Each contribution also attends to the important conceptual implications of the increasing relevance of longitudinal cohort studies to epidemiological models of chronic disease, mental health and public health intervention. With longitudinal cohort and ‘life course’ studies enfolding two or more generations, how might the anthropology of kinship, with its rich history of thinking through nature, culture and inheritance, be brought to contemporary concerns about how biosocial transmission occurs, and to what effects? At the same time, renewed attention to environmental exposures, including pollution and toxicity, raises new question about what forms of ‘chemical kinship’ might also be at stake in the specific temporal lens of longitudinal cohort studies. In sum, what kind of making and unmaking of kin, in terms of intergenerational connection or inheritance, is at stake, reproduced or challenged in the context of longitudinal cohort studies?
This special issue of Somatosphere will include contributions from leading social scientists currently working with or on birth cohorts in the global north and south. Over the next year the series will illuminate how social scientists are currently engaging with longitudinal birth cohorts as terrains of ethnographic inquiry reflecting on the opportunities and challenges of developing novel theoretical and methodological paradigms that can both account for and intervene in biosocial research.
Blane, D. et al (2013) Social-biological transitions: how does the social become
biological? Longitudinal and Life Course Studies 4 (2): 136-146.
Gluckman et al (2016) Developmental Origins of Health and Disease (DOHaD) Concept: Past, Present and Future. In: The Epigenome & Developmental Origins of Health and Disease. London: Elsevier.
Lappé M, Hein R and Landecker, H (2019) Environmental Politics of Reproduction. Annual Review of Anthropology 48(1): 133-150.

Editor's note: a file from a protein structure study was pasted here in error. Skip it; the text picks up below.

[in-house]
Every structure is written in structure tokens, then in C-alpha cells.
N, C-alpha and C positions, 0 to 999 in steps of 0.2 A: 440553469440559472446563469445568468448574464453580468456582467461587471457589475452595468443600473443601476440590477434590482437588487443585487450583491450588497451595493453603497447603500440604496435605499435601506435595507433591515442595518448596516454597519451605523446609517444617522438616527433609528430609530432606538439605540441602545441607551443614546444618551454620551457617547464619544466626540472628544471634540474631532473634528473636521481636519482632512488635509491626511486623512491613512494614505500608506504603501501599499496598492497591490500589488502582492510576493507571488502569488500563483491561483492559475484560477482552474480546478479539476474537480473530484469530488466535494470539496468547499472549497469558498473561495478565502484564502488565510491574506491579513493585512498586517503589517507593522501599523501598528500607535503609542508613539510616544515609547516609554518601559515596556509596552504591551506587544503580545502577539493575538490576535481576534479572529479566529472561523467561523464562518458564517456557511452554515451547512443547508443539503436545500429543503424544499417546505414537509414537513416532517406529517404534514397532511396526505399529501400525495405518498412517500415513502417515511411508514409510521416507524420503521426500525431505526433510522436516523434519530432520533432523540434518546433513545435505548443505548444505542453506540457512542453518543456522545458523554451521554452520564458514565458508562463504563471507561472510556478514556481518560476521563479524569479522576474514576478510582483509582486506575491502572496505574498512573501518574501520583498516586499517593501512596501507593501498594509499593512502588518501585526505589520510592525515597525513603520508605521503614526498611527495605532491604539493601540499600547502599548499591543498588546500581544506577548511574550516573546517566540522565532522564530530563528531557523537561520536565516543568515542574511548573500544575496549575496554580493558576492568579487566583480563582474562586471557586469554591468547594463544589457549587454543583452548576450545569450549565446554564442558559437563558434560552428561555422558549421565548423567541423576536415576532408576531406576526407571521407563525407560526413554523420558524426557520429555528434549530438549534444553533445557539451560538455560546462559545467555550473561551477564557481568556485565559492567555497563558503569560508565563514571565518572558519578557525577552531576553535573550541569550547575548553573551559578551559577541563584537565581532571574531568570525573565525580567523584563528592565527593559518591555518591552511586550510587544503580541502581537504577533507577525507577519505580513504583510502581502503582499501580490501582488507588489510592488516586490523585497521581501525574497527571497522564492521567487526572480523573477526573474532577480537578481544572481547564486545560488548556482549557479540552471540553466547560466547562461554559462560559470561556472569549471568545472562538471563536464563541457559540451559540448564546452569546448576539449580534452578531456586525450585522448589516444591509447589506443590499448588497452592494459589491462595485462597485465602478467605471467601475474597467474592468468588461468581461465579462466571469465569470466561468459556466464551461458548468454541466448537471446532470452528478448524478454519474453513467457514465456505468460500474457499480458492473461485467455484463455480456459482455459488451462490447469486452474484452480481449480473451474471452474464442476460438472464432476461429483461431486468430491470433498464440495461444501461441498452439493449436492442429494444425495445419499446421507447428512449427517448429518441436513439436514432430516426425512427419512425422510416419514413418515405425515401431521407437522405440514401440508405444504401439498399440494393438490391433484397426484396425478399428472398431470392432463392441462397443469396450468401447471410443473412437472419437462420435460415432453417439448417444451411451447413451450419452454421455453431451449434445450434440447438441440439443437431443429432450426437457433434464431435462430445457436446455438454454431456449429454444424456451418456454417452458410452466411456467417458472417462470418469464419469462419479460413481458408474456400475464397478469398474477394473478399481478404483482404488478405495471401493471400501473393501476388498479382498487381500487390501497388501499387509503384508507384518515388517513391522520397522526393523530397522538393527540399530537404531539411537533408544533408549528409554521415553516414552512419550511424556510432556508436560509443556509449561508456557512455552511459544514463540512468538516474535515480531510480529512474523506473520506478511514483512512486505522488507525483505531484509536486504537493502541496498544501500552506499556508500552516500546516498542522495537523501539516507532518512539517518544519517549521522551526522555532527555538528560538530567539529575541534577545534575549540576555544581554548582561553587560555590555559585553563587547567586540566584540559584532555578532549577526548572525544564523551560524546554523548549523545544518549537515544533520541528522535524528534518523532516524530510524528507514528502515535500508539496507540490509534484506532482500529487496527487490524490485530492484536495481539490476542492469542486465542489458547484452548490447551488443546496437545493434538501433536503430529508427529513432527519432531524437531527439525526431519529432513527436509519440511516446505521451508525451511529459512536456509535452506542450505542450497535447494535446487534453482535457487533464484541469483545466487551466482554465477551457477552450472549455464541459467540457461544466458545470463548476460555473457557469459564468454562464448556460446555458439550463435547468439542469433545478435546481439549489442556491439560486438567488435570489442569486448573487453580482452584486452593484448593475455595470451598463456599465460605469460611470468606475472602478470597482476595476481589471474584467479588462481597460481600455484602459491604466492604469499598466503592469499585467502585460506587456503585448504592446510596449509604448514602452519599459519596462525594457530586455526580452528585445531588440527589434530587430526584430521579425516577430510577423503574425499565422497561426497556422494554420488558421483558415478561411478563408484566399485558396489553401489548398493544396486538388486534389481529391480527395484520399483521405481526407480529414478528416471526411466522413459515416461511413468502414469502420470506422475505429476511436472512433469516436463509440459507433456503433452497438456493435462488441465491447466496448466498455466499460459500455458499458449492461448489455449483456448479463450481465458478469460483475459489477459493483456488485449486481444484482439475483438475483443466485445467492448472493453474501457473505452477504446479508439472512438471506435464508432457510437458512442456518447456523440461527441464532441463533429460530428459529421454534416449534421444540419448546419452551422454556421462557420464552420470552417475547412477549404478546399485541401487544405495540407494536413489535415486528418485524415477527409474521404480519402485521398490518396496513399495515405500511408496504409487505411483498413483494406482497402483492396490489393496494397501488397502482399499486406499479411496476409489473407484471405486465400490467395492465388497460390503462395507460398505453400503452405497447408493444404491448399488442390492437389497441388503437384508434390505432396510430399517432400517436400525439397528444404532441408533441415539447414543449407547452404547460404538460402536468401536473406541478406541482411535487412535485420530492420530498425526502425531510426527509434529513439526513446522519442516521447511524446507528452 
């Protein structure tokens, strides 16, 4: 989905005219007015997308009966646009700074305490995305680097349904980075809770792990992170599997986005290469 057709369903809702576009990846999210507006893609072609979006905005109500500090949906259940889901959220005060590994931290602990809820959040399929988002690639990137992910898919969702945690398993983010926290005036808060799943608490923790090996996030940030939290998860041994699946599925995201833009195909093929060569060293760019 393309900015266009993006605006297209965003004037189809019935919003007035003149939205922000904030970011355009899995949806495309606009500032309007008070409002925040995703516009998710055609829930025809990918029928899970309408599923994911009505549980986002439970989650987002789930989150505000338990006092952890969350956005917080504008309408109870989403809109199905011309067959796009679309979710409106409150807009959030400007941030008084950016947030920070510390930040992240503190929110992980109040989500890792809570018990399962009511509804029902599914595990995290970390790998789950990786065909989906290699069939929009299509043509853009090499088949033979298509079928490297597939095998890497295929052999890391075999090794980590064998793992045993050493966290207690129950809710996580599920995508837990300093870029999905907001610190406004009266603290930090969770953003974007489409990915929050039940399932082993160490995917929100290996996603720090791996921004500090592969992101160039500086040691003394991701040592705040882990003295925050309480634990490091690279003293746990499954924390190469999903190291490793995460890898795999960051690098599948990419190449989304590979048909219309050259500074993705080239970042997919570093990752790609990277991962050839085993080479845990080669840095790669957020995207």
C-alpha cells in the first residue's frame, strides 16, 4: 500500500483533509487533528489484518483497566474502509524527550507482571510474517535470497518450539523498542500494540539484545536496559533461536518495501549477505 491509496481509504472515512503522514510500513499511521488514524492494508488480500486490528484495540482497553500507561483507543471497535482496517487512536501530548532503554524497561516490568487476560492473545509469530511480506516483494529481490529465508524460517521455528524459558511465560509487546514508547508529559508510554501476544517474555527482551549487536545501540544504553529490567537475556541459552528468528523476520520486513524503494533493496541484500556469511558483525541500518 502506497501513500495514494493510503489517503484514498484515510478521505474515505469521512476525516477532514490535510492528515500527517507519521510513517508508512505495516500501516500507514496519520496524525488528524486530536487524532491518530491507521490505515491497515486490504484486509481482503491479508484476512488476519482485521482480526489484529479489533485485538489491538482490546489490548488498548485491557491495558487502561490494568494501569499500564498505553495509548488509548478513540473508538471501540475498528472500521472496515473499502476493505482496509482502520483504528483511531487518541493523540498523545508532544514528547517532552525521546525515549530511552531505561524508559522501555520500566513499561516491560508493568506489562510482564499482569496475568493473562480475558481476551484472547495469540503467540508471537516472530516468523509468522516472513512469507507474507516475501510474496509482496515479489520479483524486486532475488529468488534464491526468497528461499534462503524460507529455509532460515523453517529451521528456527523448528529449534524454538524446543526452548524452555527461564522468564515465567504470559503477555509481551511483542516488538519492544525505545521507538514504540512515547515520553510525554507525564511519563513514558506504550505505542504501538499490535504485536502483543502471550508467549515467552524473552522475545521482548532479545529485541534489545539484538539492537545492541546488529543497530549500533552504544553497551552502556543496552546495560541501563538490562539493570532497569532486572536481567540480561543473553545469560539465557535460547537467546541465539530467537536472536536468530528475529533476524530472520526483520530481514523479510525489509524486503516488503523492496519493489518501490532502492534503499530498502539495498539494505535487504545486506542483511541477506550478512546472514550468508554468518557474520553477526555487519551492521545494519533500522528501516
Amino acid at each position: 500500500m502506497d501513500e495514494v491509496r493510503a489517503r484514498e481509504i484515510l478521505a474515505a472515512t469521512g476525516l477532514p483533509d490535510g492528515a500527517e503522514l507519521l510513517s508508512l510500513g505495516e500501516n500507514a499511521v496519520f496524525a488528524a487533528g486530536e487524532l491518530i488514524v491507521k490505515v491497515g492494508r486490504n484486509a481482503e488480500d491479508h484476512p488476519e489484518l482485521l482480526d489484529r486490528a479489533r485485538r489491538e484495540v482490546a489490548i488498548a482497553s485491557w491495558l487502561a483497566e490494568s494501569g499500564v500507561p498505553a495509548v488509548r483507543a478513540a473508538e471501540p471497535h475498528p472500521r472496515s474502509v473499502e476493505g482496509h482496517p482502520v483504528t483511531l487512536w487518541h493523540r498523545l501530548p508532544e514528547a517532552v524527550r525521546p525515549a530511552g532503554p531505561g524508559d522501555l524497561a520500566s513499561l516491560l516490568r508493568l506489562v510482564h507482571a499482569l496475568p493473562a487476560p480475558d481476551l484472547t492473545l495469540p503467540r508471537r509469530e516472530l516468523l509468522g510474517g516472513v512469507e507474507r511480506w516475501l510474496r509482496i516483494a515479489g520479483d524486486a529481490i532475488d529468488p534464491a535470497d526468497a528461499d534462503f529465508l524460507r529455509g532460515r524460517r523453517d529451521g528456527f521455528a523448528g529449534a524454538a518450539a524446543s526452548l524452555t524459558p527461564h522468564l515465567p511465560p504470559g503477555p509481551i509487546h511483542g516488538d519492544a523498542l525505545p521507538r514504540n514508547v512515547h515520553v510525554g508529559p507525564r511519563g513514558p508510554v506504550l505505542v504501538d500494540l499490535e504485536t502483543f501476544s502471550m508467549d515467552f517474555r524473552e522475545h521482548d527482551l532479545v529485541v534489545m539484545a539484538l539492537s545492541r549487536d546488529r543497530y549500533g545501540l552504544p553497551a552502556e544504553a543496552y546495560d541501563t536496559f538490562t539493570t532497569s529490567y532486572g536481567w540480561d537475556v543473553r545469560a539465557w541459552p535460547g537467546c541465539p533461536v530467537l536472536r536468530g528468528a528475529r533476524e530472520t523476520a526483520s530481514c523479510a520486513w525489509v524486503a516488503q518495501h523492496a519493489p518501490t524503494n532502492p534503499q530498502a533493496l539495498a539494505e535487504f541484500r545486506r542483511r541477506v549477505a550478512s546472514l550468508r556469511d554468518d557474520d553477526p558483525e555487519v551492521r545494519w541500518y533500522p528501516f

Meloni. M., Willams, S. and Martin, P. (2016) Biosocial Matters. Rethinking Sociology-Biology Relation in the 21st Century. London Wiley-Blackwell
Wijmenga, C. and Zhemakova, A. (2018) The importance of cohort studies in post-GWAS era. Nature Genetics 50: 322-328
Sahra Gibbon is an Associate Professor in Medical Anthropology at University College London. She has carried out ethnographic research on the social and cultural context of genomics, particularly cancer genetics in the UK, Cuba and Brazil and has long standing interests in examining the dynamic interface between gender, biology, genomics, public health and inequalities. She is co-editor for the forthcoming coedited collection with UCL Press, Critical medical Anthropology. Perspectives in and from Latin America, as part of the UCL book series, Embodying Inequalities. She is coordinator for the MSc in Biosocial Medical Anthropology at UCL. She is the founder and coordinator for the international cross-disciplinary Biosocial Birth Cohort Research (BBCR) network funded by the Wellcome Trust for two years from Autumn 2019 to develop new interdisciplinary and theoretical approaches to examining and developing biosocial research in and with birth cohort studies.
Michelle Pentecost is a Lecturer in Global Health and Social Medicine at King’s College London and an honorary research affiliate of the University of Cape Town. Michelle is a physician-anthropologist by training and her research and publication record reflects her work and interest across disciplines including clinical medicine, anthropology, science and technology studies, the medical humanities and global health. She is the Director of the BA Programme in Global Health and Social Medicine at King’s. As part of the BBCR network Michelle is in the early stages of a new project that will collaborate with long-running and newly established cohort studies in South Africa.
Featured Image by Michelle Pentecost.
This article was originally published on Somatosphere